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An adoption is a legally binding transfer of parenting rights to the adoptive parent(s). Adoption, which falls under the umbrella of family law, comes in many forms, each with its own set of rules and regulations as well as advantages and disadvantages.


In general, adoptions in the U.S, are governed by state law(s) and can be quite complex. If you are considering adoption, you should contact an adoption attorney to learn more about the laws that may apply to your situation.

Agency Adoption

Adoption agencies match birth and adoptive parents (increasingly in an open process), conduct a home study and provide assistance with regulations. Agencies serve everyone in the adoption process, including the adoptive parents, the birthparents and the children. In some cases these needs and interests may conflict. Hiring a family law attorney is the best way to ensure your interests are represented.

Private agencies are licensed by the government and generally handle domestic baby adoptions, adoptions of children from other countries and, sometimes, foster children. A key advantage is the counseling services they provide. Studies have shown that birth parents who receive appropriate counseling are more aware of the benefits and drawbacks of adoption and are less likely to change their minds.

There are fewer children, especially for infant adoption, than there are people who want to adopt. As a result applicants pursuing a baby adoption may be screened on arbitrary criteria such as age, religion and sexual orientation. Private agency adoption costs can run between $5,000 and $40,000 depending on the agency and the services provided.1 The waiting time is unpredictable.

Public agencies place children who are in the foster care system. These agencies have many children who are available for adoption; many are older and/or have special needs. A child who enters the public adoption system is usually placed with a family within 12 months.2 The agency handling the adoption covers most of the legal and other expenses. Additionally, the adoptive parents may be eligible for tax credits and ongoing subsidies. However, the lower cost means fewer services, including counseling services.

Relative Adoptions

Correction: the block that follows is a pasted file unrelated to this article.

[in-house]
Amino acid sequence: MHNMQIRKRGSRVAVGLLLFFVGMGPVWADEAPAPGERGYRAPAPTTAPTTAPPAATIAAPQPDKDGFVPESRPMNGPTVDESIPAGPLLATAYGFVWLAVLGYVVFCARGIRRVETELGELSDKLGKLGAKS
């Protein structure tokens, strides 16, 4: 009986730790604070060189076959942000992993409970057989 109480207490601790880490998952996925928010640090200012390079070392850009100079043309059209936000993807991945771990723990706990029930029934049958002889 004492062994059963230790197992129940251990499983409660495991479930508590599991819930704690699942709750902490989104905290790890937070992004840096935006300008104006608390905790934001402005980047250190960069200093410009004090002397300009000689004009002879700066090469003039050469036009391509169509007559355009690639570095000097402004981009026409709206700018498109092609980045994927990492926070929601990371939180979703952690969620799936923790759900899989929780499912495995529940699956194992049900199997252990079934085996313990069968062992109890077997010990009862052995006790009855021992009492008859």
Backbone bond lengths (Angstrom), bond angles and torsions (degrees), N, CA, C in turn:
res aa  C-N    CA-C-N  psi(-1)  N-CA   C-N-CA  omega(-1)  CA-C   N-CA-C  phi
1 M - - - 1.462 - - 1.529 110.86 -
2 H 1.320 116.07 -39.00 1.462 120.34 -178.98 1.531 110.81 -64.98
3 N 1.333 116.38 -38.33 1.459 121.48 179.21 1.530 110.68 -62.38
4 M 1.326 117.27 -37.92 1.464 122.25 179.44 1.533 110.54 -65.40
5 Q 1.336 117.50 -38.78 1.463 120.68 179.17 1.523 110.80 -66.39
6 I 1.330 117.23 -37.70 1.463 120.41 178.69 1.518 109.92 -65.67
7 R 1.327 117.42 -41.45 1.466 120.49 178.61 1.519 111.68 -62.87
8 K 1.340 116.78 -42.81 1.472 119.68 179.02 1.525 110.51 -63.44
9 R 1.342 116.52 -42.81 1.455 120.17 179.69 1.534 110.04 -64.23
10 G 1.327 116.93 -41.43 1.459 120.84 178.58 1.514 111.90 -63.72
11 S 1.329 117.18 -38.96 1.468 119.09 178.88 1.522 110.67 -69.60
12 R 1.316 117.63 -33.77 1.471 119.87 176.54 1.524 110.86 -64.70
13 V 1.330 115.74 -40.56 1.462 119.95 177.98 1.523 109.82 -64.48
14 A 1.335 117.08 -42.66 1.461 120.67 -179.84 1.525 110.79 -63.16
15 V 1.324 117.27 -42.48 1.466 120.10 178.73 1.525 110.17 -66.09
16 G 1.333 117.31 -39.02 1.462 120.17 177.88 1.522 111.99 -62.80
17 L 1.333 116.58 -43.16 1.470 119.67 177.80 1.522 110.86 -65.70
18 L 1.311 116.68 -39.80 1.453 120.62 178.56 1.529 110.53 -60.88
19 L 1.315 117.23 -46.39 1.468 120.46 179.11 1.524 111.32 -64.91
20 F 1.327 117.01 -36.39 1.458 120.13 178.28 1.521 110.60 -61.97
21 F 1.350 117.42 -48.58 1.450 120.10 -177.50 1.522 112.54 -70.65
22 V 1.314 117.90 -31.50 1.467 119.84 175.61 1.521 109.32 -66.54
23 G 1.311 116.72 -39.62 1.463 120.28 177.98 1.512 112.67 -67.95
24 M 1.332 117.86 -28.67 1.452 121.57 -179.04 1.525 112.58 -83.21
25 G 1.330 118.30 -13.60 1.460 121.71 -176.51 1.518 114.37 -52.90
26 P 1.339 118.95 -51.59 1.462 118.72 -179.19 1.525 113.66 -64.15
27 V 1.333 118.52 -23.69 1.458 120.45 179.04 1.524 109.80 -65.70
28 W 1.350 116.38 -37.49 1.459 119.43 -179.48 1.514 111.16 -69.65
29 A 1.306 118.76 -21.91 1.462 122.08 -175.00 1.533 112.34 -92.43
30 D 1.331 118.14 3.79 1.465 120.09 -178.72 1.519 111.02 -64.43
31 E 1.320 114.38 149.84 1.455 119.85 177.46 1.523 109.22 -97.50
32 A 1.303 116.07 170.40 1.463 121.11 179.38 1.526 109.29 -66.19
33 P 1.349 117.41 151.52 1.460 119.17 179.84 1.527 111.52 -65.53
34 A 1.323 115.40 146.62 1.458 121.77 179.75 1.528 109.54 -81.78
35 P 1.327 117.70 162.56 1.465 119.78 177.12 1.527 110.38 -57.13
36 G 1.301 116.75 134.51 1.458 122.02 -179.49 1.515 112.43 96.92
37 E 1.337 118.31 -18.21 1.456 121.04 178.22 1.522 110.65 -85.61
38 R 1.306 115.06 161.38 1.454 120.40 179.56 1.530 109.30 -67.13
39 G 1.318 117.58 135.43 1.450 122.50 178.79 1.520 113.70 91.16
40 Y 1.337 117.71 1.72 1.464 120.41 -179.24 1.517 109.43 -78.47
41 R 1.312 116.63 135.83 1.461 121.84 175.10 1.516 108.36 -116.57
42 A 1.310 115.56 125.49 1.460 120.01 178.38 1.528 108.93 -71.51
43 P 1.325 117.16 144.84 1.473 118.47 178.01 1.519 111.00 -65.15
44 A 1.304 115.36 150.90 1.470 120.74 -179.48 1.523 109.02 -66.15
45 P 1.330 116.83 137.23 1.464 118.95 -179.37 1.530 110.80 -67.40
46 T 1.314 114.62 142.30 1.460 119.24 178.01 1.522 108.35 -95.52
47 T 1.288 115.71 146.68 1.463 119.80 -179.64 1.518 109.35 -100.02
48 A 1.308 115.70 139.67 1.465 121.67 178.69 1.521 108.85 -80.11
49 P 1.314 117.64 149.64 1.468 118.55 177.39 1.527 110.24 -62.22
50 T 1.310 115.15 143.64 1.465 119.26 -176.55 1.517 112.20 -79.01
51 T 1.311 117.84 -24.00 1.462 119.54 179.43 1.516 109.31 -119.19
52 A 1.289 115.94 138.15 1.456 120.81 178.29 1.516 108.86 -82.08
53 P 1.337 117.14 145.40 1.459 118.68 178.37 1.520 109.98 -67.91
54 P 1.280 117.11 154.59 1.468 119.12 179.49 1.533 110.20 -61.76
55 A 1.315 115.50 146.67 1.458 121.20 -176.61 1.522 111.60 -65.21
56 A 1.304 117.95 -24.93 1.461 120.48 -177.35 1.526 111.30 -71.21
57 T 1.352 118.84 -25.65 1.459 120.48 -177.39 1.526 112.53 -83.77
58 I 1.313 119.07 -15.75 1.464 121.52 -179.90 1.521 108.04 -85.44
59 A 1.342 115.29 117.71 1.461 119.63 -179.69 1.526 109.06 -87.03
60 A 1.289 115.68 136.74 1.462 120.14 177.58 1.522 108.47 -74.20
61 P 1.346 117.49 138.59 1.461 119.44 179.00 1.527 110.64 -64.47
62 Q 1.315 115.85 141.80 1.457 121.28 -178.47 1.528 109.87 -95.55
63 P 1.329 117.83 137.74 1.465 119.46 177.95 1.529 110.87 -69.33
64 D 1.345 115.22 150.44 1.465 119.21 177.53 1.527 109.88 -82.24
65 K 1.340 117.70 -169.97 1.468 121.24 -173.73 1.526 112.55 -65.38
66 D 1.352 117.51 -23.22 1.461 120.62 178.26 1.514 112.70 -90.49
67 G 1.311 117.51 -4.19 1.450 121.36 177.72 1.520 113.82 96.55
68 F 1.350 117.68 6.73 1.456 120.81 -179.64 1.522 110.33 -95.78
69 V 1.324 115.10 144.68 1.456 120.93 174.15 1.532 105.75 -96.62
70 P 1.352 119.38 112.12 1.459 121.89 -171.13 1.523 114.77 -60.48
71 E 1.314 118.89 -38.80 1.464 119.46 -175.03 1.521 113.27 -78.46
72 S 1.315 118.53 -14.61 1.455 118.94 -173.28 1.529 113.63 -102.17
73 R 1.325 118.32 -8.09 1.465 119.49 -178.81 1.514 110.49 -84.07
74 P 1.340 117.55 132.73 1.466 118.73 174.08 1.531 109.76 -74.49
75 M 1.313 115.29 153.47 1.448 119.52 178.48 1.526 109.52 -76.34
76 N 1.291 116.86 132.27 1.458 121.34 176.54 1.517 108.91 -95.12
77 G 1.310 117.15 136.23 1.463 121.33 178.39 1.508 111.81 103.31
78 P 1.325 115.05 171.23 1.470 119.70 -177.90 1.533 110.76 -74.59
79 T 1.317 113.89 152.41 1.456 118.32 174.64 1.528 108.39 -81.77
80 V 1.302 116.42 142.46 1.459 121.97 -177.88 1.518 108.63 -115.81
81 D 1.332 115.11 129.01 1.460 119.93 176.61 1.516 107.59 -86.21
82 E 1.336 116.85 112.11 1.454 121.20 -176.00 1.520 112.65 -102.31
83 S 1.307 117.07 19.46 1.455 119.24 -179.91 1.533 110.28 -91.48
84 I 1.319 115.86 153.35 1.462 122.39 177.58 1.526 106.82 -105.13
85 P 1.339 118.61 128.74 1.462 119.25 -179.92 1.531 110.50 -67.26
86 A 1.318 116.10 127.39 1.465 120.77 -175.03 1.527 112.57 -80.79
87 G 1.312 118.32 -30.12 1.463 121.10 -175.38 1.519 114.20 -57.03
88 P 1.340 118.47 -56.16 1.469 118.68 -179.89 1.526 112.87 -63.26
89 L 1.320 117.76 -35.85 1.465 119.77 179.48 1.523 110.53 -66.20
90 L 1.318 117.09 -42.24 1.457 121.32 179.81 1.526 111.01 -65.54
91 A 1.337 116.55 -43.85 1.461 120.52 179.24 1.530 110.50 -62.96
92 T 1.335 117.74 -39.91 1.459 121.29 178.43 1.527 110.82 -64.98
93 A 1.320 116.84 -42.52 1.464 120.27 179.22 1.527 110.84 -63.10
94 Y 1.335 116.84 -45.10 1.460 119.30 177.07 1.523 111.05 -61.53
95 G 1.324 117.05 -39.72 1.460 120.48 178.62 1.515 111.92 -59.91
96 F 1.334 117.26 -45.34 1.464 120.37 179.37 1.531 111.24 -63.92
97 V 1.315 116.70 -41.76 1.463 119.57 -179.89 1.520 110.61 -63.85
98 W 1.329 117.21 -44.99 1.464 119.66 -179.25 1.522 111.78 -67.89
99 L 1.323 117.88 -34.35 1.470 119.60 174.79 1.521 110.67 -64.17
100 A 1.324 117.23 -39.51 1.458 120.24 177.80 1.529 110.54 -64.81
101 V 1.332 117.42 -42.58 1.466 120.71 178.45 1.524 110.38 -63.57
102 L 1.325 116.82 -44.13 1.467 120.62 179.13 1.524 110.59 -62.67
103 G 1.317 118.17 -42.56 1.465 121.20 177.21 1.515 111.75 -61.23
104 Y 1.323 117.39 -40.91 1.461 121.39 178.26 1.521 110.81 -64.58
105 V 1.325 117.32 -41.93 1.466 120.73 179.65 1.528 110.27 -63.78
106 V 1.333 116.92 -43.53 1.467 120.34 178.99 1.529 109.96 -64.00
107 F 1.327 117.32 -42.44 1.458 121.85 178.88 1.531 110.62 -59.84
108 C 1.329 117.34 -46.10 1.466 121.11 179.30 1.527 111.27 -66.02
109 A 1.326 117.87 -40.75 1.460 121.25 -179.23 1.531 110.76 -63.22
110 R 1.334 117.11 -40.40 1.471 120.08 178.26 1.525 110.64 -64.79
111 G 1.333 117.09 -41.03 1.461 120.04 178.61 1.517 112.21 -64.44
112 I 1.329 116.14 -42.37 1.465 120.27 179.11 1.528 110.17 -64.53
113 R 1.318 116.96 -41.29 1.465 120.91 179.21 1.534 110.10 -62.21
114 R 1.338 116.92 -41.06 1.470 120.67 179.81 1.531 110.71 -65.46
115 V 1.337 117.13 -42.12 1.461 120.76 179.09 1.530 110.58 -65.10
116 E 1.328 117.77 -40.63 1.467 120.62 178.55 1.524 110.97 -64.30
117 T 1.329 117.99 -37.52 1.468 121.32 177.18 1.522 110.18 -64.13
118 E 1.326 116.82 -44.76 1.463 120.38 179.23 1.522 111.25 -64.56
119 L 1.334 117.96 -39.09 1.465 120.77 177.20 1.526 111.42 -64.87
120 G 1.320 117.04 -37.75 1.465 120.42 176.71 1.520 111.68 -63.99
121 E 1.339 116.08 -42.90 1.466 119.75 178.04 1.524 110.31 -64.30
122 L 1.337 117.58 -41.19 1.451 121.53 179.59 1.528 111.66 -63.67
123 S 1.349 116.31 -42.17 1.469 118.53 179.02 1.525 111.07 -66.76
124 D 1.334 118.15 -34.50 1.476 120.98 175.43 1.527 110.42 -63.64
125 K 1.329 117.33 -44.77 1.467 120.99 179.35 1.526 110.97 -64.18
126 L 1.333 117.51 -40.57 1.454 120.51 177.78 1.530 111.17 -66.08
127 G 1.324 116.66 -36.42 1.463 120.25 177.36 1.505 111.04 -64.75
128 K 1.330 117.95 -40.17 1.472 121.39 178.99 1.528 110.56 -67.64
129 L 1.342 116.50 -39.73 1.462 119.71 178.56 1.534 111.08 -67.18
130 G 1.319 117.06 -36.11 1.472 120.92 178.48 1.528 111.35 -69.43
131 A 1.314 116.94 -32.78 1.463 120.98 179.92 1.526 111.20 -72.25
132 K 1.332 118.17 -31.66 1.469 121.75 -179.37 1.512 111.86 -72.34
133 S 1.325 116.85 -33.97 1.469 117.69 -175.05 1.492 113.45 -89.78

Relative or kinship adoption is faster and easier than most other forms of adoption. States differ on the definition of a relative, but generally give preference to grandparents, followed by adult siblings, aunts, uncles and cousins. Many states abbreviate or waive the pre-placement assessment, though some require a criminal record check be performed on the adoptive parents and household members.

Relative adoption keeps a beloved child within the family. However, it changes the family dynamics and may confuse the legal and emotional relationships of immediate and extended relations. Accordingly, it is important to have support services in place for the family before, during and after the adoption. Even in a relative adoption situation, there can be difficulty and disagreement; a family lawyer can help protect your legal rights and the rights of the child.

Stepparent Adoption

Adoption by a stepparent is the most common form of adoption.3 Stepparent adoption is easier than a non-relative adoption. Many states abbreviate or waive the waiting period, home study and possibly the adoption hearing.

Most states require that the custodial parent and stepparent be married for at least one year and require the consent of both the spouse and the child's other parent. Unfortunately, consent can be difficult to obtain from the parent who does not have child custody following a divorce, because he/she is relinquishing all parental rights. If the non-custodial parent refuses to consent, the state may block the adoption. Some states allow a stepparent to adopt without consent in certain cases, usually when the other parent has not been in communication with the child for a period of time.

For more information on your state's laws pertaining to stepparent adoption, you will need to contact a family law attorney.

International Adoption